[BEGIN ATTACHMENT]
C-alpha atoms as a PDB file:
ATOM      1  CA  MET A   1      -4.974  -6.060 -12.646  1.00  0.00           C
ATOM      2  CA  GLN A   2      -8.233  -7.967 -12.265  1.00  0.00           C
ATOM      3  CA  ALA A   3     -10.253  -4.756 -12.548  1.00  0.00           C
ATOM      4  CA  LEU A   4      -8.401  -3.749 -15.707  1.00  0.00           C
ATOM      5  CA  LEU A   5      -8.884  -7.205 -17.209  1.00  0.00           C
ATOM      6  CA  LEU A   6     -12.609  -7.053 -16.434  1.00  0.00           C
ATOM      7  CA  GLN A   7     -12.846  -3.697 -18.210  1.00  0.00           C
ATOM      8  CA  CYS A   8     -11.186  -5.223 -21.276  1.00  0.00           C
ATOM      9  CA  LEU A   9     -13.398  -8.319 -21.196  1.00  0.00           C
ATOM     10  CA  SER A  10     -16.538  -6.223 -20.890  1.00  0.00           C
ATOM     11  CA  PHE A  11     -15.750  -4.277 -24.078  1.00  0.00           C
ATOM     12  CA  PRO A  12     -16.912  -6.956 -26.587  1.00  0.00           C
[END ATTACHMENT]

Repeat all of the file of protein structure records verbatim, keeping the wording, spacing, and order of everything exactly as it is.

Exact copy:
C-alpha atoms as a PDB file:
ATOM      1  CA  MET A   1      -4.974  -6.060 -12.646  1.00  0.00           C
ATOM      2  CA  GLN A   2      -8.233  -7.967 -12.265  1.00  0.00           C
ATOM      3  CA  ALA A   3     -10.253  -4.756 -12.548  1.00  0.00           C
ATOM      4  CA  LEU A   4      -8.401  -3.749 -15.707  1.00  0.00           C
ATOM      5  CA  LEU A   5      -8.884  -7.205 -17.209  1.00  0.00           C
ATOM      6  CA  LEU A   6     -12.609  -7.053 -16.434  1.00  0.00           C
ATOM      7  CA  GLN A   7     -12.846  -3.697 -18.210  1.00  0.00           C
ATOM      8  CA  CYS A   8     -11.186  -5.223 -21.276  1.00  0.00           C
ATOM      9  CA  LEU A   9     -13.398  -8.319 -21.196  1.00  0.00           C
ATOM     10  CA  SER A  10     -16.538  -6.223 -20.890  1.00  0.00           C
ATOM     11  CA  PHE A  11     -15.750  -4.277 -24.078  1.00  0.00           C
ATOM     12  CA  PRO A  12     -16.912  -6.956 -26.587  1.00  0.00           C